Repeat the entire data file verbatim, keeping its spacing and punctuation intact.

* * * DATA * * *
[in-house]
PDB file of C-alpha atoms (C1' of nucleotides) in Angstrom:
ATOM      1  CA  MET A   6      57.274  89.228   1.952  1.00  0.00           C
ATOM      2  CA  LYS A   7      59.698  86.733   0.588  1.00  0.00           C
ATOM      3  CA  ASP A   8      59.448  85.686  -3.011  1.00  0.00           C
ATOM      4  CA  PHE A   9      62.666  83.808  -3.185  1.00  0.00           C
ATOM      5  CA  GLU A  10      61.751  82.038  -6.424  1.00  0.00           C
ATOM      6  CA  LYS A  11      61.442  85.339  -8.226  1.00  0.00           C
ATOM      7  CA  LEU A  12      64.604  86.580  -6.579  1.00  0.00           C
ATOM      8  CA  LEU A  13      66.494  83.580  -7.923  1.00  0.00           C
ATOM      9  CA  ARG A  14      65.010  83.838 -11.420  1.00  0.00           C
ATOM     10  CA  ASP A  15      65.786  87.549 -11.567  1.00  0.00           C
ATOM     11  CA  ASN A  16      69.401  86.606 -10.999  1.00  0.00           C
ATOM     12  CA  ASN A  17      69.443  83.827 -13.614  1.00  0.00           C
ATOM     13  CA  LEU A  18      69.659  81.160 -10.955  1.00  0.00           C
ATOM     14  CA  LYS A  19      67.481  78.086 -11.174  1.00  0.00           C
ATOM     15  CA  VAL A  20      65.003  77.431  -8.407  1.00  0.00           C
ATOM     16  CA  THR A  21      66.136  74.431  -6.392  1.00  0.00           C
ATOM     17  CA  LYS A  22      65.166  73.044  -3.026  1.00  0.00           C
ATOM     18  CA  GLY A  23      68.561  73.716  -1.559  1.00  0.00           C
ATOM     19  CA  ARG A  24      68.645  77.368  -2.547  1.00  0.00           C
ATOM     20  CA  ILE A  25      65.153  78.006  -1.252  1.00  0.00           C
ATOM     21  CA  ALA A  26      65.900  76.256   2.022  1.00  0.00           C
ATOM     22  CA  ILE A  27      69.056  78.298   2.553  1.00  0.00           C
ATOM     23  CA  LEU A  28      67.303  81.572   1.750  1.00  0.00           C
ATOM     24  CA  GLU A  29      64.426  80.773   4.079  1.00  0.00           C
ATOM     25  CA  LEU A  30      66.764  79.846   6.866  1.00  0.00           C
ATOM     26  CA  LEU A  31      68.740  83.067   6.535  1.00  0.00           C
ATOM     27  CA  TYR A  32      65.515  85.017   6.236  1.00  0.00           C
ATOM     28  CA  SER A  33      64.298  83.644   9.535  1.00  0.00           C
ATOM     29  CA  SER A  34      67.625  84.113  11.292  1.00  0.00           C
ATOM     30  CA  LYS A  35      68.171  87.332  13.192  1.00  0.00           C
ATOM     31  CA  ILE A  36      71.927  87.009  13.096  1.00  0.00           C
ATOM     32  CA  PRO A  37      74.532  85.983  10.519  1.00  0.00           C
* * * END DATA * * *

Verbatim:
[in-house]
PDB file of C-alpha atoms (C1' of nucleotides) in Angstrom:
ATOM      1  CA  MET A   6      57.274  89.228   1.952  1.00  0.00           C
ATOM      2  CA  LYS A   7      59.698  86.733   0.588  1.00  0.00           C
ATOM      3  CA  ASP A   8      59.448  85.686  -3.011  1.00  0.00           C
ATOM      4  CA  PHE A   9      62.666  83.808  -3.185  1.00  0.00           C
ATOM      5  CA  GLU A  10      61.751  82.038  -6.424  1.00  0.00           C
ATOM      6  CA  LYS A  11      61.442  85.339  -8.226  1.00  0.00           C
ATOM      7  CA  LEU A  12      64.604  86.580  -6.579  1.00  0.00           C
ATOM      8  CA  LEU A  13      66.494  83.580  -7.923  1.00  0.00           C
ATOM      9  CA  ARG A  14      65.010  83.838 -11.420  1.00  0.00           C
ATOM     10  CA  ASP A  15      65.786  87.549 -11.567  1.00  0.00           C
ATOM     11  CA  ASN A  16      69.401  86.606 -10.999  1.00  0.00           C
ATOM     12  CA  ASN A  17      69.443  83.827 -13.614  1.00  0.00           C
ATOM     13  CA  LEU A  18      69.659  81.160 -10.955  1.00  0.00           C
ATOM     14  CA  LYS A  19      67.481  78.086 -11.174  1.00  0.00           C
ATOM     15  CA  VAL A  20      65.003  77.431  -8.407  1.00  0.00           C
ATOM     16  CA  THR A  21      66.136  74.431  -6.392  1.00  0.00           C
ATOM     17  CA  LYS A  22      65.166  73.044  -3.026  1.00  0.00           C
ATOM     18  CA  GLY A  23      68.561  73.716  -1.559  1.00  0.00           C
ATOM     19  CA  ARG A  24      68.645  77.368  -2.547  1.00  0.00           C
ATOM     20  CA  ILE A  25      65.153  78.006  -1.252  1.00  0.00           C
ATOM     21  CA  ALA A  26      65.900  76.256   2.022  1.00  0.00           C
ATOM     22  CA  ILE A  27      69.056  78.298   2.553  1.00  0.00           C
ATOM     23  CA  LEU A  28      67.303  81.572   1.750  1.00  0.00           C
ATOM     24  CA  GLU A  29      64.426  80.773   4.079  1.00  0.00           C
ATOM     25  CA  LEU A  30      66.764  79.846   6.866  1.00  0.00           C
ATOM     26  CA  LEU A  31      68.740  83.067   6.535  1.00  0.00           C
ATOM     27  CA  TYR A  32      65.515  85.017   6.236  1.00  0.00           C
ATOM     28  CA  SER A  33      64.298  83.644   9.535  1.00  0.00           C
ATOM     29  CA  SER A  34      67.625  84.113  11.292  1.00  0.00           C
ATOM     30  CA  LYS A  35      68.171  87.332  13.192  1.00  0.00           C
ATOM     31  CA  ILE A  36      71.927  87.009  13.096  1.00  0.00           C
ATOM     32  CA  PRO A  37      74.532  85.983  10.519  1.00  0.00           C